March 5, 2013

Dow hits record, erasing Great Recession losses

The Associated Press

(Continued from page 4)

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Trader Peter Tuchman smiles as he works on the floor of the New York Stock Exchange on Tuesday. The Dow reached a new high Tuesday.

The Associated Press

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In the turbulent journey to new highs, Wall Street strategists and other experts have predicted many times that small investors were about to fall in love again with stocks. The "dry powder" of their money would set fire to an already hot market. After all, small investors had helped push stocks up in the great bull market of the '80s, which began in August 1982. Those who had left the market years earlier began buying again, and stocks more than tripled in five years.

They drove a bull market again in the 1990s. Stocks more than quintupled in 9 ½ years.

But small investors have not only stayed away the past four years, they have sold hundreds of billions of dollars of stocks.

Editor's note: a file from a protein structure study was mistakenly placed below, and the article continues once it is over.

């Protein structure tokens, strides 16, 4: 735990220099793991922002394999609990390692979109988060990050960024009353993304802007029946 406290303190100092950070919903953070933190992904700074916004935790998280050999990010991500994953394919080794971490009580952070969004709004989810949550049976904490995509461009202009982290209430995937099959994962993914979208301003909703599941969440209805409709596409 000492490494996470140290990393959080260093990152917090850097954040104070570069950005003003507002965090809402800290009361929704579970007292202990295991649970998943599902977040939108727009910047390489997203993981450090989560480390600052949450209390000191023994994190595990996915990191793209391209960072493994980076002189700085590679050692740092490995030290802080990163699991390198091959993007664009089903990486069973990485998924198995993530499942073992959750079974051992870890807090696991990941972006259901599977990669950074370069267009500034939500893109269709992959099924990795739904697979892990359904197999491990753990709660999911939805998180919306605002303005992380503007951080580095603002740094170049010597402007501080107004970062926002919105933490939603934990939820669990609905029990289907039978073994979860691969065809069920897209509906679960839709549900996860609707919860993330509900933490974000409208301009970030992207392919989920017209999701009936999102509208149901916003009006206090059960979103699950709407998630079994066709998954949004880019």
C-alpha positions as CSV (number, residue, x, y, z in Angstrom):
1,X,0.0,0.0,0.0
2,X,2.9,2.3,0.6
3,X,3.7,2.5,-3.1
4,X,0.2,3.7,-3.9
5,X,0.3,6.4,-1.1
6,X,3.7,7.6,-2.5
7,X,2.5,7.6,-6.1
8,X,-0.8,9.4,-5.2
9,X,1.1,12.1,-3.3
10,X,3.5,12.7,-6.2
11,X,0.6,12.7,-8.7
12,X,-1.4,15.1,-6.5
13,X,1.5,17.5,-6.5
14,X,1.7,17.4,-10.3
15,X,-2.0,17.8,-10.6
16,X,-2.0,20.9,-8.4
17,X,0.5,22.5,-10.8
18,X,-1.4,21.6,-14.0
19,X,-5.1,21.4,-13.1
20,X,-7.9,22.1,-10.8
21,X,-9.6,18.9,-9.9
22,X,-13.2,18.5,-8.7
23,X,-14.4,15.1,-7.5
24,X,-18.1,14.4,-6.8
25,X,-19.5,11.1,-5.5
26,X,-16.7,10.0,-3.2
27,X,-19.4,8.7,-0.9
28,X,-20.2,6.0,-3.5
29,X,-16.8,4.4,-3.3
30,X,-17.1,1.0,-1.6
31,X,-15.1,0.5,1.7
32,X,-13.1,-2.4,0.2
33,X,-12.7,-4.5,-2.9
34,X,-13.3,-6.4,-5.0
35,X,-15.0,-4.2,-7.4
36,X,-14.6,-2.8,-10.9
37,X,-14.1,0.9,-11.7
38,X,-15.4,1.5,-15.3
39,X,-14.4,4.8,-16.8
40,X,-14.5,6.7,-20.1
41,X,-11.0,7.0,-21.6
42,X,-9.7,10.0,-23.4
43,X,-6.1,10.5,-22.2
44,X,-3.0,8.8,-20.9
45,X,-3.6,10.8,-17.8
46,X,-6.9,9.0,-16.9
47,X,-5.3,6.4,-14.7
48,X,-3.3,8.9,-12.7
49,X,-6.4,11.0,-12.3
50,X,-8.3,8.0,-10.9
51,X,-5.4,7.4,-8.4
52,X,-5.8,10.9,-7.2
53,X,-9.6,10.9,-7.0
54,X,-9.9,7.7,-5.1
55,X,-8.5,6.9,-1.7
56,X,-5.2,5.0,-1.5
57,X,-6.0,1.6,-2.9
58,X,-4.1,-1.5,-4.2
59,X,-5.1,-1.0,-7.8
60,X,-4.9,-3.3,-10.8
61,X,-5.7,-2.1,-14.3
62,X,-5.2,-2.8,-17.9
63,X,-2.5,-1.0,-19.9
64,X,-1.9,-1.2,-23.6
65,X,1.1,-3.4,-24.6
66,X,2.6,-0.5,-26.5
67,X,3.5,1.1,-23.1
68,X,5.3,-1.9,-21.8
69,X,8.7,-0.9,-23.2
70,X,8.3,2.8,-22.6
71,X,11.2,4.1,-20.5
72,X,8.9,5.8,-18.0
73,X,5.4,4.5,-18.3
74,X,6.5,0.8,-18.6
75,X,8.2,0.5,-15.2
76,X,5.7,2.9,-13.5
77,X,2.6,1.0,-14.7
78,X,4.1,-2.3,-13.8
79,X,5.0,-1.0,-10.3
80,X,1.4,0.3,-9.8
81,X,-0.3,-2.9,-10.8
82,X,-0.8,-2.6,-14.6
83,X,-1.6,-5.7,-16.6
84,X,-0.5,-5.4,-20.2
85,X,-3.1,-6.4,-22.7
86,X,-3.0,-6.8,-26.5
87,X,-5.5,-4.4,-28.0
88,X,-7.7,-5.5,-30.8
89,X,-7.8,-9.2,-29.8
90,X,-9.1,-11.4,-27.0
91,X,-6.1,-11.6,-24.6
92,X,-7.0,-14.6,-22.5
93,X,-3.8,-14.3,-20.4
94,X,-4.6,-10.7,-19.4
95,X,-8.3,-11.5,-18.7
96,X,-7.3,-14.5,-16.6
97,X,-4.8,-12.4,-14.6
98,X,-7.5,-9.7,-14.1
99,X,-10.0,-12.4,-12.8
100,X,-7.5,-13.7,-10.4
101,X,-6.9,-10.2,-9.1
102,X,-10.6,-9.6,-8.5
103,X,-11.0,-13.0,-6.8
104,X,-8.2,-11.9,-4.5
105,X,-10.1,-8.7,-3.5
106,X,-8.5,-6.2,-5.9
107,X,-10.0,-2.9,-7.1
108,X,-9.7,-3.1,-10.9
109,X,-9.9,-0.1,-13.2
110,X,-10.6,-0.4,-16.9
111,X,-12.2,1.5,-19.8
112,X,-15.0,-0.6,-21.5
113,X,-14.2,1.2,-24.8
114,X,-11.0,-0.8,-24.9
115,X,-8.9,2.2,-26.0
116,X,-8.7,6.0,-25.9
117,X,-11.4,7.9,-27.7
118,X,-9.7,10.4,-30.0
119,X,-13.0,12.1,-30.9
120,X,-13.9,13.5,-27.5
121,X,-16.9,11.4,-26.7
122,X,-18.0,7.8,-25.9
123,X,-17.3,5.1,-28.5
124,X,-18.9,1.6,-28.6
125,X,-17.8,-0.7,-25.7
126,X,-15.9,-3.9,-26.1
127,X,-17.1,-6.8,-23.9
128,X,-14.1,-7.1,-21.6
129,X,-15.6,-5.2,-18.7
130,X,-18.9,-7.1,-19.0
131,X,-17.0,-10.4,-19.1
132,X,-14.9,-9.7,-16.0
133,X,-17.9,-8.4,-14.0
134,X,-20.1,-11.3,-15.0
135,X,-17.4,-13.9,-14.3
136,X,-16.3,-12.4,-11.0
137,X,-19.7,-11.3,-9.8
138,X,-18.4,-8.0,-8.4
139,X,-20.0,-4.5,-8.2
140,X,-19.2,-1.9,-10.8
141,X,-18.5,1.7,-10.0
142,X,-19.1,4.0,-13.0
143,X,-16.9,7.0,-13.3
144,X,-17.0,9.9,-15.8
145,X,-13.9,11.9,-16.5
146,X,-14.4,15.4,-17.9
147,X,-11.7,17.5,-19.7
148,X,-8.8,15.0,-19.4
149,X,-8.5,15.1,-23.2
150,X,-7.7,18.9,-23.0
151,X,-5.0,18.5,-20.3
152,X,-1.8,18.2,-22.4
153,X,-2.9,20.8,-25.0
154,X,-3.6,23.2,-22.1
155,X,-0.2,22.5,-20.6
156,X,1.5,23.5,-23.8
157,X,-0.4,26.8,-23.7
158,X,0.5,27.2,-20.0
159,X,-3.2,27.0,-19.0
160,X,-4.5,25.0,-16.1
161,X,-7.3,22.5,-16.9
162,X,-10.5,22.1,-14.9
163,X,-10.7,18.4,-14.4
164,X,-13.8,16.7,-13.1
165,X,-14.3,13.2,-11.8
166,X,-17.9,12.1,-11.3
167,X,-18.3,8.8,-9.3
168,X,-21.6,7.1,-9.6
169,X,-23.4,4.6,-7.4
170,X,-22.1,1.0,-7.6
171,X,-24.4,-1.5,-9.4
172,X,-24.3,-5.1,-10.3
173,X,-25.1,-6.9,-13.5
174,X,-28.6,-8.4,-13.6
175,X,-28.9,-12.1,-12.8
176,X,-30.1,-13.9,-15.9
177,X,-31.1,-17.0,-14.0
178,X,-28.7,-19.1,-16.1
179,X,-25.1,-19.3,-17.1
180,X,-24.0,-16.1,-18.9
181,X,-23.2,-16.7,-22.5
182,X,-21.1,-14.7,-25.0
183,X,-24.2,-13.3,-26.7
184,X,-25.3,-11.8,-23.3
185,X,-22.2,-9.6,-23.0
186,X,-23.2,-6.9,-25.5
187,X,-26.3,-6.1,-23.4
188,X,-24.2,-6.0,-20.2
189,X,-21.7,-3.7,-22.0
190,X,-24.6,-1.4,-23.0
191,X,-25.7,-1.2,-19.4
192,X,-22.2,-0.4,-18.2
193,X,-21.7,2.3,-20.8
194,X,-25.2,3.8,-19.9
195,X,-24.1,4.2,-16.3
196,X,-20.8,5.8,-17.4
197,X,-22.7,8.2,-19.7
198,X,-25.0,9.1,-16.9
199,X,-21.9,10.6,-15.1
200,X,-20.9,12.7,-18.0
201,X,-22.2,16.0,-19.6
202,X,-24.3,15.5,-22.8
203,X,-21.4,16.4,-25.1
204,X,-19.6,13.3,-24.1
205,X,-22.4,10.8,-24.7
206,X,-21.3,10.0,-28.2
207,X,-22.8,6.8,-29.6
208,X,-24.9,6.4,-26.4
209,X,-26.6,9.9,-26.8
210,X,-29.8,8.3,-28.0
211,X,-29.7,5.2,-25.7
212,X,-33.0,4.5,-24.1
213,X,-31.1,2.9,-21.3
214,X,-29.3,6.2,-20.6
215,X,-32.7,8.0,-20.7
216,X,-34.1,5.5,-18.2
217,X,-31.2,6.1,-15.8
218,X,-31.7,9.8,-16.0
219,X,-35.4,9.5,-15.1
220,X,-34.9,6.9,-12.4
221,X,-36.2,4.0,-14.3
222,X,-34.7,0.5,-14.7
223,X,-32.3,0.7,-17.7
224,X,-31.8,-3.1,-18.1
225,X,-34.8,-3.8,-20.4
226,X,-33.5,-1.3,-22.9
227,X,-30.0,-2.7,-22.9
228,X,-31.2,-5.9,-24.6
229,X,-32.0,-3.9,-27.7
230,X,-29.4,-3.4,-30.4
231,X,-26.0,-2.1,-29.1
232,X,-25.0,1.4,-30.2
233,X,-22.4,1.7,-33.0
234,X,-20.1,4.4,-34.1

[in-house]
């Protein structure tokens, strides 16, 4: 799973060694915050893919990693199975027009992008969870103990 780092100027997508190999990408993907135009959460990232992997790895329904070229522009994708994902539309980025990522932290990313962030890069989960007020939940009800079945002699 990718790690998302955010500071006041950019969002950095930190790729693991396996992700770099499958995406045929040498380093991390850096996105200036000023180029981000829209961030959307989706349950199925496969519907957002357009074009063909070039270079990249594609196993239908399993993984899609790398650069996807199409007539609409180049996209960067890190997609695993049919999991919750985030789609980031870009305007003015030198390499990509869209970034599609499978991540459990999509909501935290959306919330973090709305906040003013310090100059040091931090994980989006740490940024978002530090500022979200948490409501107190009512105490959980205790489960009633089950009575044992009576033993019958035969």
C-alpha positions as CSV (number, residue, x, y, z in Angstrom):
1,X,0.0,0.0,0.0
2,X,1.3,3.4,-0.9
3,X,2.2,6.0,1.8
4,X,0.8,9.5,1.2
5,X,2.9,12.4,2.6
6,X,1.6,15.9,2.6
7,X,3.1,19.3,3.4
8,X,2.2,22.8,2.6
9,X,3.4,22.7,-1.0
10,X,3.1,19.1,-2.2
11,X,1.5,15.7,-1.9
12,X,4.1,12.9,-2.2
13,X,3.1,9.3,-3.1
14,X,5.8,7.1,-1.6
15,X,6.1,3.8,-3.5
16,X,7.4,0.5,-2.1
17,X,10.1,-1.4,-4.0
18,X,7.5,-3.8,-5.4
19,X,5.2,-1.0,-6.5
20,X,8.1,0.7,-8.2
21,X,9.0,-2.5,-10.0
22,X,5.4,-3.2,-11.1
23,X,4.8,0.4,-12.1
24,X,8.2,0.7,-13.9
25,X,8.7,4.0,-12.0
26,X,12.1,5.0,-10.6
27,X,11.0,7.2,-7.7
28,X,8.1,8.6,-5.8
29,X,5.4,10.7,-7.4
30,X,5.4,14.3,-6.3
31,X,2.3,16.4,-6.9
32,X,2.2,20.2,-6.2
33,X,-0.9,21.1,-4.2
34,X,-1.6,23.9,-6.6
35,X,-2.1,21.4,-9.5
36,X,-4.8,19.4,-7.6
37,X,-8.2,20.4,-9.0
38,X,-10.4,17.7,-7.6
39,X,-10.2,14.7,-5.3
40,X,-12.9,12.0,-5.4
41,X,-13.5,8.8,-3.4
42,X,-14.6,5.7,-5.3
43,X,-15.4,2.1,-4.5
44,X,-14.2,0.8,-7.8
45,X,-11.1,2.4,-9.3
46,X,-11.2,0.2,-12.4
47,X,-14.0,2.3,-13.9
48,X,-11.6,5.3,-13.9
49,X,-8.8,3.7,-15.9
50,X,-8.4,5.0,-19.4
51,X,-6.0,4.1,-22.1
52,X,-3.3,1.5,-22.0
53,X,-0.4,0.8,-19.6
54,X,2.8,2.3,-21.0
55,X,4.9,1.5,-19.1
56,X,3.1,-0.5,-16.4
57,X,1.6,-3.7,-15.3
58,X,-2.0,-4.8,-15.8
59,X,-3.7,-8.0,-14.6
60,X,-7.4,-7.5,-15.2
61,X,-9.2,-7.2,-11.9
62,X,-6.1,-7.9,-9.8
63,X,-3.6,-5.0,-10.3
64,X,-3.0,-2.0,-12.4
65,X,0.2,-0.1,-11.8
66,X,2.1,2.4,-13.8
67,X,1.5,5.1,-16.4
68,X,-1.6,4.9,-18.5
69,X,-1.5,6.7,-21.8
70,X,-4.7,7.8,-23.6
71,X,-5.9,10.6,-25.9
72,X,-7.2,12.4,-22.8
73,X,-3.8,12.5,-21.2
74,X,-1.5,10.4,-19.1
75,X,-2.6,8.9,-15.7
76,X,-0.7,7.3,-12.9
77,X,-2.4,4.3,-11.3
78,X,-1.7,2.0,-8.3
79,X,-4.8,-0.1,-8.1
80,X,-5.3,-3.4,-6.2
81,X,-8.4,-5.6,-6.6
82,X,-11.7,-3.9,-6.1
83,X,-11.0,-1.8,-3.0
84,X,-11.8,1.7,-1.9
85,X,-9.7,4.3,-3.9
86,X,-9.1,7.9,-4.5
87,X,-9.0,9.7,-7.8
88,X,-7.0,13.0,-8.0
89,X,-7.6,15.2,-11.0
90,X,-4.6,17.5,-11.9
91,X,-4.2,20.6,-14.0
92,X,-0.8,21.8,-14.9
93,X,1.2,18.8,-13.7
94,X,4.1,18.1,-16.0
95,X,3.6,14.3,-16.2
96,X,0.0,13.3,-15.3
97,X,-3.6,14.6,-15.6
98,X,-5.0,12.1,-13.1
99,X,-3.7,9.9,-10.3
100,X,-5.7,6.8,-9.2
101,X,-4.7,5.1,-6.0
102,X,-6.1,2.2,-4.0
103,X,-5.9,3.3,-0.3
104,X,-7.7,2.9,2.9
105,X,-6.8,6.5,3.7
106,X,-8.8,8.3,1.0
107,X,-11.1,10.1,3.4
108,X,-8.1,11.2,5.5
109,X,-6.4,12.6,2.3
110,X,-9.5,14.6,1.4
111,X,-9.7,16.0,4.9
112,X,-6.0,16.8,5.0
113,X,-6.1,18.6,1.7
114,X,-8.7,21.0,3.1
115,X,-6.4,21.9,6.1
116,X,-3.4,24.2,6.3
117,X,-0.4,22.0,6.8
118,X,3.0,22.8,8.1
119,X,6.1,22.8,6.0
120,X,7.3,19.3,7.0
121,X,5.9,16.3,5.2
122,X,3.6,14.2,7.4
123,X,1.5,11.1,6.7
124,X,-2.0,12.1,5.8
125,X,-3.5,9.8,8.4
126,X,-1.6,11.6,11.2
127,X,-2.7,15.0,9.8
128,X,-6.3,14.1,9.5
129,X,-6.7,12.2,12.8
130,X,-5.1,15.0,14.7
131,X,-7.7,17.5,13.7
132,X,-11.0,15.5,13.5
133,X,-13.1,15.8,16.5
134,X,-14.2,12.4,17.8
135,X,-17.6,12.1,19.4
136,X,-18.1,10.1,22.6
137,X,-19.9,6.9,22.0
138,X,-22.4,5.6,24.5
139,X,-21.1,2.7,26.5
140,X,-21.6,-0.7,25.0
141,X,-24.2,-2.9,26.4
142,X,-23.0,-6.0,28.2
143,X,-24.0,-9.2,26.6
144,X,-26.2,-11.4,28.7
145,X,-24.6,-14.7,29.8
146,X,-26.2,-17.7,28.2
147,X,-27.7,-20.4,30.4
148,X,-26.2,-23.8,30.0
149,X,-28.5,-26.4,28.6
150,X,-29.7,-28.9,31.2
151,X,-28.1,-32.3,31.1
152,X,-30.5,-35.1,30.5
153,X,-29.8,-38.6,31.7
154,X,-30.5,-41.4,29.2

Then, in January, as the Dow inched closer to its record, individual investors seemed to have second thoughts. They put nearly $20 billion more into U.S. stock mutual funds than they took out in January, according to the Investment Company Institute, a trade group for funds.

It was just a trickle, but it may have helped stocks surge. In January, the Dow rose 5.8 percent, and the S&P 500 rose 5 percent. It was the best start to a year for the Dow since 1994.

For good or ill, it's possible the Dow's new high might convince investors to put more money into stocks.

"When you hear about new highs, the greed factor kicks in," says Colas, the ConvergEx Group strategist. "It gets people to think, 'Do I own enough stocks?'"

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